Description of shawarma as 'iconic Israeli street food' sparks widespread mockery and derision

Labelling of Middle Eastern meat dish draws sarcastic comparisons and accusations of 'gastronomic theft'

Samuel Osborne
Thursday 10 January 2019 17:43
Comments
A chef wraps a chicken shawarma sandwich
A chef wraps a chicken shawarma sandwich

It has been popular across the Middle East for hundreds if not thousands of years, so when a newspaper labelled the shawarma “an iconic Israeli street food”, it was met with widespread mockery and derision.

Noting the “pleasing mini-trend” had returned to Tel Aviv, Haaretz reported that new eateries were "making successful attempts" to bring back the meat filled wrap to the city.

It headlined the article: “Shawarma, the Iconic Israeli Street Food, Is Slowly Making a Comeback in Tel Aviv”

The newspaper's decision to claim the street food as Israeli was widely mocked on social media.

Some sarcastically suggested other foods could be claimed by different nations.

“Pizza, the classic street food of the USA can now be found in Naples,” one wrote.

Another joked: “Hamburger, an iconic Swedish street food can now be found even in America.”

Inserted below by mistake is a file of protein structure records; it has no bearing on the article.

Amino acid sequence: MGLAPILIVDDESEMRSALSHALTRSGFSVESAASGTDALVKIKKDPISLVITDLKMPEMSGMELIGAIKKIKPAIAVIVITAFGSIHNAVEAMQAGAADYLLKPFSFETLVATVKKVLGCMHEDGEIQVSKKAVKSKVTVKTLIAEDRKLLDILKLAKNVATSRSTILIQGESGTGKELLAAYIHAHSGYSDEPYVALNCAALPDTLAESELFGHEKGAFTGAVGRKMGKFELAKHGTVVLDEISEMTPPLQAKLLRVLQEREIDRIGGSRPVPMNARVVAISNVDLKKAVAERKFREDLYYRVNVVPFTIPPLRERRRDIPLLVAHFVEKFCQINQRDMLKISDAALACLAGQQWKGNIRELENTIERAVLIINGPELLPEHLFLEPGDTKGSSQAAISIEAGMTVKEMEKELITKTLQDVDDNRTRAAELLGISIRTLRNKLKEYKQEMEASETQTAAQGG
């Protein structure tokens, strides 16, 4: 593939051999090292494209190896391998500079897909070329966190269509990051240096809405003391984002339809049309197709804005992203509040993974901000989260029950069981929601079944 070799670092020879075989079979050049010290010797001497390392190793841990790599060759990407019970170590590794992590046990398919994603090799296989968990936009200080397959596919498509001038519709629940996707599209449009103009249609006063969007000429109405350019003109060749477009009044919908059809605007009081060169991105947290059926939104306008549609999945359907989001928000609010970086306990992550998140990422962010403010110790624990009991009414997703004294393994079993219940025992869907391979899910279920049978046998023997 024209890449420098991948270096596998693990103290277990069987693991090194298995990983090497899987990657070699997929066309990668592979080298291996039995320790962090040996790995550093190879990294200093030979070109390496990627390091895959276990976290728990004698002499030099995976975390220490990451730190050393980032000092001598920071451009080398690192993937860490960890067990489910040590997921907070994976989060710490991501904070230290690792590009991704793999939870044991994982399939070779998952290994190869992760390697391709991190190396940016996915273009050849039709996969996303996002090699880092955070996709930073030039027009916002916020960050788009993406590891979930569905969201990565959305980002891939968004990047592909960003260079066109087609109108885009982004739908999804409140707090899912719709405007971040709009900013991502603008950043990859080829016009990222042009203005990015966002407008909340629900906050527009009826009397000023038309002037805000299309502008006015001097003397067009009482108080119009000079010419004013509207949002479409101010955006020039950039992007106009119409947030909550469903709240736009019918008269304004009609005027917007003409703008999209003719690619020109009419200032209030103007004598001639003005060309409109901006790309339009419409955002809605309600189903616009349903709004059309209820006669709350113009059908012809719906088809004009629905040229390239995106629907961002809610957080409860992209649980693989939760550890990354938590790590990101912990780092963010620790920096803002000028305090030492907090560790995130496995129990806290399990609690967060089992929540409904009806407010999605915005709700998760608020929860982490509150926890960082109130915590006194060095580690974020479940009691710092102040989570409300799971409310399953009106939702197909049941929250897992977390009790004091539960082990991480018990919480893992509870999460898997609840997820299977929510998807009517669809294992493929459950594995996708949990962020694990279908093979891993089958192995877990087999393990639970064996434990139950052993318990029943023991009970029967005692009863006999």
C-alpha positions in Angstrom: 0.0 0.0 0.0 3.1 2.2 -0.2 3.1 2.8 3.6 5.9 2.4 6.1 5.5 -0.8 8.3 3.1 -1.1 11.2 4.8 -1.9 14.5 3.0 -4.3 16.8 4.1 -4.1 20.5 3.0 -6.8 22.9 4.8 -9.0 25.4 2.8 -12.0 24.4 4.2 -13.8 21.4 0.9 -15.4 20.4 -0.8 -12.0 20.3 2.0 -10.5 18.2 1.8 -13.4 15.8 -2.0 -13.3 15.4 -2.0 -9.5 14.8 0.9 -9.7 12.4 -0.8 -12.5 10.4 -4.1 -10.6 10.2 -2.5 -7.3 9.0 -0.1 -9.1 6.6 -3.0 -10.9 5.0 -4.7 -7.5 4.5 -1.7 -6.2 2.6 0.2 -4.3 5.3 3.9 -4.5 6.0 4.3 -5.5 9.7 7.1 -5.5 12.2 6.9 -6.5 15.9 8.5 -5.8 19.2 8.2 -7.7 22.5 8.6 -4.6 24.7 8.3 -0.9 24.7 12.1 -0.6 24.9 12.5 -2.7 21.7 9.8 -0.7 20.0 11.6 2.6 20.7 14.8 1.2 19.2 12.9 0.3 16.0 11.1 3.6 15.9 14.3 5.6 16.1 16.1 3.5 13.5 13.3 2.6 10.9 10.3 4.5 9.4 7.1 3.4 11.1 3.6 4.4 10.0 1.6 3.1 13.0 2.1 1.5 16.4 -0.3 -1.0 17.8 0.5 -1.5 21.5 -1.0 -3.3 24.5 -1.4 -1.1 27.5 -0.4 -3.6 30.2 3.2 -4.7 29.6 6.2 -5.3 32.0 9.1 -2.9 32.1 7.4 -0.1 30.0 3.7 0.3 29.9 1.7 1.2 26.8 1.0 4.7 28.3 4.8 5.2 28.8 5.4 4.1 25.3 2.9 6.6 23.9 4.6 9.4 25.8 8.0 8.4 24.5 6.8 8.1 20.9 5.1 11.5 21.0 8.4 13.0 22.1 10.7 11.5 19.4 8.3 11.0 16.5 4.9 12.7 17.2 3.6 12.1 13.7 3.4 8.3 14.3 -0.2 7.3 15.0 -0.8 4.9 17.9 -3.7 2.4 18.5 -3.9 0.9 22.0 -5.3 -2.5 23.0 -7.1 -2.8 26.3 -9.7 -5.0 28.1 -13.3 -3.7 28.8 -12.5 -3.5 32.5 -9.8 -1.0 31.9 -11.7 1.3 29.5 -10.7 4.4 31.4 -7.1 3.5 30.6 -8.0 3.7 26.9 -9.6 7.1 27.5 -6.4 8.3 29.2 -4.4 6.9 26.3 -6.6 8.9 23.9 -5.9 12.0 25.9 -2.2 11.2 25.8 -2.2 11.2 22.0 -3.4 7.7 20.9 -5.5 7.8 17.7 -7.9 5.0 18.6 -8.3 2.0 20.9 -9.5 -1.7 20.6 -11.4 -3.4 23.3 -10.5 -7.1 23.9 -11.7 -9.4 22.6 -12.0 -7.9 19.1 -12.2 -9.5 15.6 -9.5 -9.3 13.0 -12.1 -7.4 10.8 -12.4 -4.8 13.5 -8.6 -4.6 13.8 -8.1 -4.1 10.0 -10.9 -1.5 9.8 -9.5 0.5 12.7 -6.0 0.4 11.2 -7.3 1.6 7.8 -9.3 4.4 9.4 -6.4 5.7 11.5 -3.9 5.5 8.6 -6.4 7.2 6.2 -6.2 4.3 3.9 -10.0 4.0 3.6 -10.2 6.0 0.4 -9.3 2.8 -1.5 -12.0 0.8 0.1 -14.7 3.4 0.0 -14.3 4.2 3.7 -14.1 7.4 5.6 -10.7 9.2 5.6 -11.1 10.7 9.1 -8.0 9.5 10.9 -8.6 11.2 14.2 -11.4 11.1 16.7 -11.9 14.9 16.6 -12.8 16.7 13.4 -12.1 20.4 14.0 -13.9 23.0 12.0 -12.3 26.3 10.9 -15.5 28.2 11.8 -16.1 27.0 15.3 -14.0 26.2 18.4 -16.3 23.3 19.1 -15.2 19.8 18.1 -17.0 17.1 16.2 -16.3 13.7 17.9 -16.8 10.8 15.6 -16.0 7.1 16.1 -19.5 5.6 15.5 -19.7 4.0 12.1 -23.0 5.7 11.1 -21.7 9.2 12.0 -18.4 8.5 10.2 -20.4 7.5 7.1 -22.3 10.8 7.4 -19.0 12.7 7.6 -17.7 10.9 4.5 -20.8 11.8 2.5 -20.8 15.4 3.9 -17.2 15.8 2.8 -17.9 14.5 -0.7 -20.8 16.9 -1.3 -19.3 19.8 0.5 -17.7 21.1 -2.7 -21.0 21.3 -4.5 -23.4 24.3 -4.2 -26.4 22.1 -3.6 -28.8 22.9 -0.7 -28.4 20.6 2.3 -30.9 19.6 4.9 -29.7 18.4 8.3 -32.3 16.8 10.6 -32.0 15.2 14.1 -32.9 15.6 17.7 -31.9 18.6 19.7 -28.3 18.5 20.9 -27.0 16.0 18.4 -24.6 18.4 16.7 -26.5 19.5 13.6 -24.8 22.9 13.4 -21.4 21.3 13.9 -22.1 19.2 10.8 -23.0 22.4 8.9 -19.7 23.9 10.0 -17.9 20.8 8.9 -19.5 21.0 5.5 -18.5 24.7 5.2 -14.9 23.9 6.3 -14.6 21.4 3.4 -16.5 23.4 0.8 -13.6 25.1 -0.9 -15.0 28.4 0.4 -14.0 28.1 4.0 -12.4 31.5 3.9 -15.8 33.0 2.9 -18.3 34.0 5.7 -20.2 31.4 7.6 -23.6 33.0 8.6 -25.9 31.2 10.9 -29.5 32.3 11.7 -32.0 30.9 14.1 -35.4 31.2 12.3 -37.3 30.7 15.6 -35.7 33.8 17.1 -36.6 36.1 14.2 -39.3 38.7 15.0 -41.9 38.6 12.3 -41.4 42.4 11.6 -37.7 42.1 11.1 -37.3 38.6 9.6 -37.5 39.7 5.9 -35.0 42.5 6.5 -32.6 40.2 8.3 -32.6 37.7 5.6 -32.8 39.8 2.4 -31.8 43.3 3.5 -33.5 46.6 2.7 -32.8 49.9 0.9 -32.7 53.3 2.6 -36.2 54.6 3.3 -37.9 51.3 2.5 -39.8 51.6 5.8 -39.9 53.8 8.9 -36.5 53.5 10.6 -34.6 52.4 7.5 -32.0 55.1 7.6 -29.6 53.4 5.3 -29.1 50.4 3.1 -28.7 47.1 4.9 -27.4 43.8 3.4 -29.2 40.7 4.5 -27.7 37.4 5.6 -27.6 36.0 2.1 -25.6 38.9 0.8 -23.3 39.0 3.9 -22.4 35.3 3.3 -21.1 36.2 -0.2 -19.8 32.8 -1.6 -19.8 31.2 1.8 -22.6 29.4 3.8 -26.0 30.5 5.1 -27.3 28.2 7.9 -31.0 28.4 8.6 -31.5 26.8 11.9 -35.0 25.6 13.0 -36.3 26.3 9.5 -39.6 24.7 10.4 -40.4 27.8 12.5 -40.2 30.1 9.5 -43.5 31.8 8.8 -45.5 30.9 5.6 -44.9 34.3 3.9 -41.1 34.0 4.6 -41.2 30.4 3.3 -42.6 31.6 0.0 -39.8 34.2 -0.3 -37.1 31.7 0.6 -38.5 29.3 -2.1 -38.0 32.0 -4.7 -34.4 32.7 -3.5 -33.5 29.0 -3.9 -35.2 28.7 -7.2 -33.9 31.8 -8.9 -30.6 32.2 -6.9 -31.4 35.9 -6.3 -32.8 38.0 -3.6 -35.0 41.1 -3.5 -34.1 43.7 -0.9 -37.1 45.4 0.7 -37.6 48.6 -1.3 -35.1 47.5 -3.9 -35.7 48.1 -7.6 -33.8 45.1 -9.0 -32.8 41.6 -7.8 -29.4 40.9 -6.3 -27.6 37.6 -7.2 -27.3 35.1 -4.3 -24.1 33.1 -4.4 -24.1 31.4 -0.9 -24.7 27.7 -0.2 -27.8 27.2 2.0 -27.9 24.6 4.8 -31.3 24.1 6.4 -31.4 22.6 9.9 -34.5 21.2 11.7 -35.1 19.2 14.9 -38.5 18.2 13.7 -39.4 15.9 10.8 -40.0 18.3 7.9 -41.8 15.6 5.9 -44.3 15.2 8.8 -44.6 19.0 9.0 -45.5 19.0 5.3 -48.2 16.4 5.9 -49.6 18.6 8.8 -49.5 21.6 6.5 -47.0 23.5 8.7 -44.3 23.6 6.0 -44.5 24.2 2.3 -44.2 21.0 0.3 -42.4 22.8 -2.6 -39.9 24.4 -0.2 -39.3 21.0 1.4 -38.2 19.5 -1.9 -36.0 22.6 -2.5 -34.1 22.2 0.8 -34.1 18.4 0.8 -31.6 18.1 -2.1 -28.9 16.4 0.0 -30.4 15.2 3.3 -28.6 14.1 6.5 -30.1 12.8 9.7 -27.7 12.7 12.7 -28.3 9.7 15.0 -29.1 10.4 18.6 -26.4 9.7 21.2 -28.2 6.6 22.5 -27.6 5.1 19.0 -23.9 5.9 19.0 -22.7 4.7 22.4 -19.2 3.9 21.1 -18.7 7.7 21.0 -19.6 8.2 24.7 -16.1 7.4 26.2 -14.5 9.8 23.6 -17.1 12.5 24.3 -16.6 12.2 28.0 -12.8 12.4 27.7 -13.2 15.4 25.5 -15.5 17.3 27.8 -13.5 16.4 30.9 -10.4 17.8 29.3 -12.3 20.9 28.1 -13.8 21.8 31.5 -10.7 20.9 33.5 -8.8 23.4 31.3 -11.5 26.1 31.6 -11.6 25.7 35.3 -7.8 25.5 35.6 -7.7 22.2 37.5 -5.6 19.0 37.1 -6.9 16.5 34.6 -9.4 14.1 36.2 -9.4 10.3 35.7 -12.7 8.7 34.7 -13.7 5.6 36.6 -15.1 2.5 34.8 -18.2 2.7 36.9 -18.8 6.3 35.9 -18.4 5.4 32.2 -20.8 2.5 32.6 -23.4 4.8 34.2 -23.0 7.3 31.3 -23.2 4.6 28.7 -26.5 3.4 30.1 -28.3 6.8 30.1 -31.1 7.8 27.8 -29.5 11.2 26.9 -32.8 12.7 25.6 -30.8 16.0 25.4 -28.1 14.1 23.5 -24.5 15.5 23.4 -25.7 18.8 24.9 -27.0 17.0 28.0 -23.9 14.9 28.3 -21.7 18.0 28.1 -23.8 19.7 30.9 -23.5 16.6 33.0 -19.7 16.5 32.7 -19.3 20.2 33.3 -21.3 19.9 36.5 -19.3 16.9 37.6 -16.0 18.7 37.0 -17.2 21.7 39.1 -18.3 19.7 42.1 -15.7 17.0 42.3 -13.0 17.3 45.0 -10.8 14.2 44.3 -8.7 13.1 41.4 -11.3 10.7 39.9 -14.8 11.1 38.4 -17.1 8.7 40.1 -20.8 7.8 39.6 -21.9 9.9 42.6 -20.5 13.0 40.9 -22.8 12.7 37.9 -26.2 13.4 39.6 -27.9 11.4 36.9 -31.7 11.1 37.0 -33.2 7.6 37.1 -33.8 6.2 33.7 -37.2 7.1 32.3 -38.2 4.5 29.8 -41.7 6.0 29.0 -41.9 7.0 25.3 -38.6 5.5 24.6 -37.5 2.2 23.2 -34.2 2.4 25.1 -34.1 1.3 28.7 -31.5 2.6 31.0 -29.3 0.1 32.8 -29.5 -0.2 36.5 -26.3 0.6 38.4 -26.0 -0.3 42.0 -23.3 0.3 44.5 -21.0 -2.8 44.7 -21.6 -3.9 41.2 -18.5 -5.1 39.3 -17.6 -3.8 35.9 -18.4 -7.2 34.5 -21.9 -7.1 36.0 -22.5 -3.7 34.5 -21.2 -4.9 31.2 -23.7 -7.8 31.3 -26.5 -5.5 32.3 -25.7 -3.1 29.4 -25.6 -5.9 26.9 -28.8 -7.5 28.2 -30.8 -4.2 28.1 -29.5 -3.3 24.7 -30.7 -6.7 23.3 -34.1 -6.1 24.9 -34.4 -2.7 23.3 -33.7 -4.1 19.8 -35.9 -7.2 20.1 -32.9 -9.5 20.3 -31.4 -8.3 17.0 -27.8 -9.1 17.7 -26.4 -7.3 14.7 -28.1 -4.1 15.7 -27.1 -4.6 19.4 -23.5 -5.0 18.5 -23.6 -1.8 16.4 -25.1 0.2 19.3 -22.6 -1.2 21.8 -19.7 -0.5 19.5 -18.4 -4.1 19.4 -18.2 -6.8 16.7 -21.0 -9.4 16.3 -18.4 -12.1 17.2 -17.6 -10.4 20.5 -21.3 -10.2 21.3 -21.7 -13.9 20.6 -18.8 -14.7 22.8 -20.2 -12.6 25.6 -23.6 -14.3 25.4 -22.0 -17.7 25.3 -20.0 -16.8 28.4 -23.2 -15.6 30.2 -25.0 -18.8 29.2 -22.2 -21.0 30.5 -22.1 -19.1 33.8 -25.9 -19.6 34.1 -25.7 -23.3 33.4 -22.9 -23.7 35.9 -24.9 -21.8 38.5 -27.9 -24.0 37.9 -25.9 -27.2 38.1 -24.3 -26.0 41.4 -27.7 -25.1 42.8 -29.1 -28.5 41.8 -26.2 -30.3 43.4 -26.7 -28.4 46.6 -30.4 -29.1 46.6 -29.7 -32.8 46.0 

Others took it further, with one writing: “Pizza, the iconic Senegalese street food, is slowly making a come back in Dakar.”

Another tweeted: “Shawarma? Israeli. Falafel? Israeli. Gyros? Israeli. Pizza? Israel, all the way, baby.”

However, others were less amused by the headline, going as far to label it and “gastronomic theft”.

One said: “Shawarma is just about as Israeli as spaghetti is Chinese. Stop trying to steal our culture. It’s enough you’ve already stolen most of our land.”

Another said the headline “blatantly erases the historic and cultural ties of this ‘iconic’ street food” and ”implies that Israel invented the shawarma and therefore has sole ownership over it”.

Traditionally made of lamb or mutton shawarma's are one of the world's most popular street foods.

The furore was reminiscent of the debate over who invented hummus, with the Levantine dish being claimed by the Turks, Lebanese and Syrians.

More recently, Jamie Oliver was accused of cultural appropriation after launching a “jerk” rice brand.

Levi Roots calls Jamie Oliver’s jerk rice dish ‘a mistake’ on Good Morning Britain

Labour MP Dawn Butler said the celebrity chef’s branding was “not OK” while others on social media noted the “punchy jerk rice” microwavable meal did not contain the traditional ingredients found in jerk seasoning.

Gordon Ramsey was also similarly accused over his upcoming show for National Geographic.

Uncharted will see him compete against chefs around the world, “pitting his own interpretations of regional dishes against the tried-and-true classics”.

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